This post is going to talk about fluvial processes during the last few millennia, with the Potomac River as an example. A previous post discussed the geology of the Potomac’s fall line, where it drops out of the foothills of the ancestral Appalachian Mountains to the coastal plain before entering Chesapeake Bay. I’m going to keep this simple because, to be honest, fluvial geomorphology is not a straightforward topic. Rivers are constantly changing at time scales from years to millions of years. We won’t be walking back billions of years today, only a few hundred thousand, maybe a couple of million.
The lower Potomac River is braided, with multiple channels defining wooded islands (e.g. Van Deventer Island in Fig. 1). I won’t be talking about them but instead focus on what I saw, what the rocks (river sediment is unlithified rock to a geologist) tell me. The river flood plain extends to the Pleistocene terrace (yellow line in Fig. 1), which is about 80 feet higher in elevation than the river surface. No permanent structures have been constructed on the flood plain.
Some of the features we will examine are shown schematically in Figure 2. Note however, that the image shows a meandering stream whereas the Potomac is braided, which means that its channel doesn’t take those big loops shown in Fig. 2. That’s because the lower Potomac drops rapidly from Great Falls just upstream of the study area, to Washington D.C. in this area.
We started out on the area labeled “Bluffs” in Fig. 2 and traversed the flood plain, following a tributary called Horsepen Run (see Fig. 1 for location). Note that Horsepen Run is a meandering stream, so we’ll see several features that scale downward from Fig. 2 as we cross the Potomac flood plain.
Horsepen Run (aka creek) drops quickly from the Pleistocene terrace (Fig. 1) but then crosses the Potomac flood plain and begins to meander. The photo in Fig. 3 is from a location just before this change in stream topography occurred.
The changes in stream morphology seen between Figs. 3 and 4 occur in larger streams (like the Potomac) but on much longer spatial scales.
Figure 1 indicates the presence of natural levees (lower center of Fig. 1) near the main river channel. There is no “Yazoo Tributary” (see Fig. 2) at this location, so Horsepen Run cut across the Potomac’s natural levee. This can be seen beautifully in Fig. 8.
It was a beautiful February day to hike to across the Potomac River flood plain. I hadn’t expected to find so much dynamic geology so close to my new home, but there it was. The historic Potomac River transitions from its rocky confluence with the Shenandoah River at Harper’s Ferry, to the tidal river that defines Washington D.C., right here and, like America, it is not in equilibrium. The cut banks of the Potomac and its tributary, Horsepen Run, portend of rapid changes in the relative elevation of the land and the sea.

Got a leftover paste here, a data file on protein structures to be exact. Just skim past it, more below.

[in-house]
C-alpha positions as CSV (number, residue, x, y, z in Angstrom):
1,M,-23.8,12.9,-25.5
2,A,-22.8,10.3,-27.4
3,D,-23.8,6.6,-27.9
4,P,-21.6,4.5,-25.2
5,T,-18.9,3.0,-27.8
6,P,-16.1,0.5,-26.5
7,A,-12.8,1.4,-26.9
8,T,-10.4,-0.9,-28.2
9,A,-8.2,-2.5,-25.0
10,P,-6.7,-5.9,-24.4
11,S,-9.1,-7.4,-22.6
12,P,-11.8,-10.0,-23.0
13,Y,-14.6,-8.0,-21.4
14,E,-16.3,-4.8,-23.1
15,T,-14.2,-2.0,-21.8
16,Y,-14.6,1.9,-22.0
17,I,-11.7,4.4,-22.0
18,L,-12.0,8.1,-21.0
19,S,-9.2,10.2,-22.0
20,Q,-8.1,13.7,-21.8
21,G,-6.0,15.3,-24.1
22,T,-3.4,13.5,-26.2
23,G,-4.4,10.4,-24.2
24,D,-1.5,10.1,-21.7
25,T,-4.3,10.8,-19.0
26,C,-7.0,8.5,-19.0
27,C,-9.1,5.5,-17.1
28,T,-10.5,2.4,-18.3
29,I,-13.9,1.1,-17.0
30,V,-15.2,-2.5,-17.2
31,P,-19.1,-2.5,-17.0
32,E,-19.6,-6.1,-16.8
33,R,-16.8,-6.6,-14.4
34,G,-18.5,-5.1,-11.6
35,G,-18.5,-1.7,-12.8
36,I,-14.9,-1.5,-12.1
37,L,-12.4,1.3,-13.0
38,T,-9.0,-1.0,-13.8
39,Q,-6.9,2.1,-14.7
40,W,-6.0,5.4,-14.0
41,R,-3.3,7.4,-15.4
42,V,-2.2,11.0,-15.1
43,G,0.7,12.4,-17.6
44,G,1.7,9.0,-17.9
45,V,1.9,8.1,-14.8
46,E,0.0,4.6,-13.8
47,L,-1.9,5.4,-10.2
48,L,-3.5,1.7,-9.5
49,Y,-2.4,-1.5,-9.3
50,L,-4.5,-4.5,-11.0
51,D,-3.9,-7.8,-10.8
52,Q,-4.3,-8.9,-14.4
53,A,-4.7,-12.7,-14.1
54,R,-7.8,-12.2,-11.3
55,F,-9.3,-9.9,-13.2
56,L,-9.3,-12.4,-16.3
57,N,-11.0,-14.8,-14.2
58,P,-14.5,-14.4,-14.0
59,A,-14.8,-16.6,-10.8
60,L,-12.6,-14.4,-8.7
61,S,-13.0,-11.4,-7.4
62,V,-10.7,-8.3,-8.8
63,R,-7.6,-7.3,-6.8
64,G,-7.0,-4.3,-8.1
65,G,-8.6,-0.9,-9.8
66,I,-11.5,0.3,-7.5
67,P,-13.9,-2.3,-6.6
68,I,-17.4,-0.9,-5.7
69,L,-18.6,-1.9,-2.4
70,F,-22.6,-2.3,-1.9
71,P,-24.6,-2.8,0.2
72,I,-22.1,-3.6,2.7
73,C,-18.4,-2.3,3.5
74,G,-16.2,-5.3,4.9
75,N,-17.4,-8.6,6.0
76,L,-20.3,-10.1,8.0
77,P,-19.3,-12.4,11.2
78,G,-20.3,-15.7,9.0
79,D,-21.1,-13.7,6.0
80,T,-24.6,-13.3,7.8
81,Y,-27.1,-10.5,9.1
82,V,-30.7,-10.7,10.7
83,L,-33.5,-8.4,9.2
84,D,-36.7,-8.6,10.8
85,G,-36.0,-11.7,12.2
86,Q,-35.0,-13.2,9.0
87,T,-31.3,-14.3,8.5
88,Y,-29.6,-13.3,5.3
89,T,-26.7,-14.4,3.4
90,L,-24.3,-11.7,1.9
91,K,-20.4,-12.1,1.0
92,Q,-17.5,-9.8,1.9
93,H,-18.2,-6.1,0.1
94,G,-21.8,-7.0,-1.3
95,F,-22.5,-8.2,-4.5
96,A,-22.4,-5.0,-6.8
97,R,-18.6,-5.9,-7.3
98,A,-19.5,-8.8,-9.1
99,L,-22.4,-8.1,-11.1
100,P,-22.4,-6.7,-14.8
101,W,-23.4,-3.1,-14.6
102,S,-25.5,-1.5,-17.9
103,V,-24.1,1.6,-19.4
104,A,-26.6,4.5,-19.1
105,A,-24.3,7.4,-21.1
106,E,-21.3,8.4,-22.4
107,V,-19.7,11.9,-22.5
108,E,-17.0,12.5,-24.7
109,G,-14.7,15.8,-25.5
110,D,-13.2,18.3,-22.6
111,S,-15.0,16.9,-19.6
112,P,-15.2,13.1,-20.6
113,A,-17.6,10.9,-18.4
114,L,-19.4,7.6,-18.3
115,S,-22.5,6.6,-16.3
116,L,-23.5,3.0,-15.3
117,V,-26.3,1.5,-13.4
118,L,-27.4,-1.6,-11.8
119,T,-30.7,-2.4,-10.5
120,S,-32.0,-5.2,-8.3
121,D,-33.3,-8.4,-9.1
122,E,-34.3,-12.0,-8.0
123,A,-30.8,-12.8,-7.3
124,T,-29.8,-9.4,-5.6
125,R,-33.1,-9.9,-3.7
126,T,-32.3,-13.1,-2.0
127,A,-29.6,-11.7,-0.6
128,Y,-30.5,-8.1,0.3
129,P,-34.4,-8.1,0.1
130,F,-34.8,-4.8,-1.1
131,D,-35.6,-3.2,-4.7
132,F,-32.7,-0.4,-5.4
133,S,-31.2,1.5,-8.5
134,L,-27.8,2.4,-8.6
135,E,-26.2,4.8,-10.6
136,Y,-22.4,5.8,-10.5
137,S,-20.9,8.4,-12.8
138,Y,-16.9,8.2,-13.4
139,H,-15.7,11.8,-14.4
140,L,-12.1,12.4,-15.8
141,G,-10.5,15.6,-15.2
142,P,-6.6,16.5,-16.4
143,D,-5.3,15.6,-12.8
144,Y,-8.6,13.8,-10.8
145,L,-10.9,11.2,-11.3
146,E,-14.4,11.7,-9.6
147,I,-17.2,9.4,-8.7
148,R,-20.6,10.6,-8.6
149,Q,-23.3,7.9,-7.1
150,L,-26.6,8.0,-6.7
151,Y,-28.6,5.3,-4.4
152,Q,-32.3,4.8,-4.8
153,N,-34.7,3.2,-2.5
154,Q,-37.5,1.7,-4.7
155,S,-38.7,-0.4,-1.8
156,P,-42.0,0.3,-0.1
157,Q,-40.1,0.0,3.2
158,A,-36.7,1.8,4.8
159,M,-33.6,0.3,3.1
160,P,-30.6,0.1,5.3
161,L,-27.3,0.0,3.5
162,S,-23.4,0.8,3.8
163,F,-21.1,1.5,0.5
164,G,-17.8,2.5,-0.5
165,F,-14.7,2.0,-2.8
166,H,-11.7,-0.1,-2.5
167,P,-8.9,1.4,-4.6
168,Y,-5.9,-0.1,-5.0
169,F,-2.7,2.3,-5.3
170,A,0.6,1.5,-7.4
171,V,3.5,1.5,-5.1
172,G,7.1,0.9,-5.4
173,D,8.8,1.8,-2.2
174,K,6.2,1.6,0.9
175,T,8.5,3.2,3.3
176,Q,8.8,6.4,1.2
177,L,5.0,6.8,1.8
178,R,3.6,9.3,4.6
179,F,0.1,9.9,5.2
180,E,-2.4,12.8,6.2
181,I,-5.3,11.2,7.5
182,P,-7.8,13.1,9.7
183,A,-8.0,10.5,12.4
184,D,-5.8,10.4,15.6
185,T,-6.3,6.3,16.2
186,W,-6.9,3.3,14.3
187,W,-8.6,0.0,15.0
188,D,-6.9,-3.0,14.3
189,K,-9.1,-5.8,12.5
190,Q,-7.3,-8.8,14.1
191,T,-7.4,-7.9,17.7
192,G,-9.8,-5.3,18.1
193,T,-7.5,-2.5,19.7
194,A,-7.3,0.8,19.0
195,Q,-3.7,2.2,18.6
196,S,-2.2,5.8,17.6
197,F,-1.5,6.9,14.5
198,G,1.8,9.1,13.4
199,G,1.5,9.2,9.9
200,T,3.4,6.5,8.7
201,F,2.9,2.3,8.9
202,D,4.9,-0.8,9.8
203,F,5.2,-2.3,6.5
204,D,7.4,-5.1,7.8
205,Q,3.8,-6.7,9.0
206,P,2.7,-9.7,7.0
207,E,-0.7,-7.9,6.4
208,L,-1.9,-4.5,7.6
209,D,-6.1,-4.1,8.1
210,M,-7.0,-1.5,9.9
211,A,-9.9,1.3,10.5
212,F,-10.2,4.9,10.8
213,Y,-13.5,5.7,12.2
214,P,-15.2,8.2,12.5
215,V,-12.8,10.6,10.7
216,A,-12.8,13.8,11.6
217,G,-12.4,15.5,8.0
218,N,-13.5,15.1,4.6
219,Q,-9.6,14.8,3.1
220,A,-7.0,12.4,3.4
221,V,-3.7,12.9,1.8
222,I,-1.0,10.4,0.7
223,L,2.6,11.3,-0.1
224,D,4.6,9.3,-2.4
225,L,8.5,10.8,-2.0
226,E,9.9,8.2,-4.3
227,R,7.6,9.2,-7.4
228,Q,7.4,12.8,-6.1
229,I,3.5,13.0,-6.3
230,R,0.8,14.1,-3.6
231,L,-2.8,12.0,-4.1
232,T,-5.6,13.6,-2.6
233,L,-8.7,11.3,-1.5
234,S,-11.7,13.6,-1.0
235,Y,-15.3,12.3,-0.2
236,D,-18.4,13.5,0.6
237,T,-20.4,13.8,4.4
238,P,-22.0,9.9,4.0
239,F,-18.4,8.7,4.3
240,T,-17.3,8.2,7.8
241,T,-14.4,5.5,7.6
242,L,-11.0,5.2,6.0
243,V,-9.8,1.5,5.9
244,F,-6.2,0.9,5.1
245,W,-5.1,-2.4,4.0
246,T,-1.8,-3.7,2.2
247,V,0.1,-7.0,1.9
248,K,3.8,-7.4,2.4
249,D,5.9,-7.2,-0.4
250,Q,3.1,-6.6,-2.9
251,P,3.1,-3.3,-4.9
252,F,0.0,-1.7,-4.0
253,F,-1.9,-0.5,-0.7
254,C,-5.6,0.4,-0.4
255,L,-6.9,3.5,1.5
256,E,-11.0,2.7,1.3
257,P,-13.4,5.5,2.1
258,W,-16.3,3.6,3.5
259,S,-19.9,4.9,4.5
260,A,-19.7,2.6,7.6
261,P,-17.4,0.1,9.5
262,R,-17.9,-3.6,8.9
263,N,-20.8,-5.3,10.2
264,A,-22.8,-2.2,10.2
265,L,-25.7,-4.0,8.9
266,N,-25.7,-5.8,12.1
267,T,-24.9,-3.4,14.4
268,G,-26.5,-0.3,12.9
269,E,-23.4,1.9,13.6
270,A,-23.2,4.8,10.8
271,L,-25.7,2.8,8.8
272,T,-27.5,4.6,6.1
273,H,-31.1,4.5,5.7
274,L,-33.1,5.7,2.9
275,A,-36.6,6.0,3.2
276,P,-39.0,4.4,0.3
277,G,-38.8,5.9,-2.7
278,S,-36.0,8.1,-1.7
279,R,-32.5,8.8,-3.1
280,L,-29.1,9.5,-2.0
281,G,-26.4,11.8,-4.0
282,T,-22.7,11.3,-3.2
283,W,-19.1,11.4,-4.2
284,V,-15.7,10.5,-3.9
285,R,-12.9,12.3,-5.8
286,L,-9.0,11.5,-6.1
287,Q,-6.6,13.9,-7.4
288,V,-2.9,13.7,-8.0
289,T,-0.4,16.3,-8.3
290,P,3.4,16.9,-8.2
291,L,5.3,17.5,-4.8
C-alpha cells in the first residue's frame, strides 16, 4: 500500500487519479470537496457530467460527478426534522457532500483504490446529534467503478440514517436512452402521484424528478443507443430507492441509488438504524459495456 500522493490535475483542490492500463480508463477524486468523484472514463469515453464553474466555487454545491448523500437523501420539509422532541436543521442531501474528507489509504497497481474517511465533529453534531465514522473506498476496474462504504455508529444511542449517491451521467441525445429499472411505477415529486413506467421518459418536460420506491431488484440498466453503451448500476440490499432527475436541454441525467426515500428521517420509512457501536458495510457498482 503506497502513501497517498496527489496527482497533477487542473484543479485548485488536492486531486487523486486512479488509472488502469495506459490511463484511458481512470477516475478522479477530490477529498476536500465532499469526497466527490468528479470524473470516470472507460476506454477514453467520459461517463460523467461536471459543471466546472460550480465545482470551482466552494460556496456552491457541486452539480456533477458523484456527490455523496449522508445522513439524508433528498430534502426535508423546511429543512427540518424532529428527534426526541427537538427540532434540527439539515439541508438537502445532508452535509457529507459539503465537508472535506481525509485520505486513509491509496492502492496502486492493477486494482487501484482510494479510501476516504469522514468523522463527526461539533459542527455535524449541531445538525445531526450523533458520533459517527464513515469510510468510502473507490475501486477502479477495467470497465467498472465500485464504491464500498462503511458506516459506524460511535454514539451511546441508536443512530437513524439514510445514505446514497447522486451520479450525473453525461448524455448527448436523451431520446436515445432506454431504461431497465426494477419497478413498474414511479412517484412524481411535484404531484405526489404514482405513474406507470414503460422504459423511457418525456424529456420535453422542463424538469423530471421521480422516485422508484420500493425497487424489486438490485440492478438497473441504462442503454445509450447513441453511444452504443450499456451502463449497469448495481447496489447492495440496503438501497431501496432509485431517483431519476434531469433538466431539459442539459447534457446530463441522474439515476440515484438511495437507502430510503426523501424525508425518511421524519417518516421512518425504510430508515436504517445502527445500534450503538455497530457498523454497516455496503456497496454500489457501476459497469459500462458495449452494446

We are in for a wild ride…
Another random read, another crime drama, but this time an incomplete part of a series, starting nowhere and leading to a dead end, and best of all, based in Glasgow, Scotland. The dialogue may have been accurate but how am I to know? Even the narrator (the story is told in threads based on close-in POV characters) uses slang, which meant northing to me. I looked a lot of it up.
Grammar and punctuation followed the usual paradigm, deteriorating at the halfway point but, because of the slang used by the narrator I don’t know if it was intentional or not. This book should not have been released outside of Scotland, or maybe the U.K. Maybe it should have been translated to American English.
I am certain there is a plot, but it’s a lot bigger than this novel, which I was not told was incomplete when I started reading it. This piece of the story had no plot to speak of. It was like a narrative of a…actually it wasn’t even a good episode of a police drama. The solution of the crime graphically described on the back cover was only in the minds of the characters, with no actual evidence. Pretty cheap.
The cast of characters promised a lot but the plot (such as it was) failed to bring their stories together in anything close to a coherent picture. The author had a great idea but utterly failed to deliver an interesting and rewarding, not to mention entertaining, piece of imaginative fiction. This novel isn’t worth the time it takes to read the back cover.
Thank god I borrowed it from the library and didn’t waste my own money…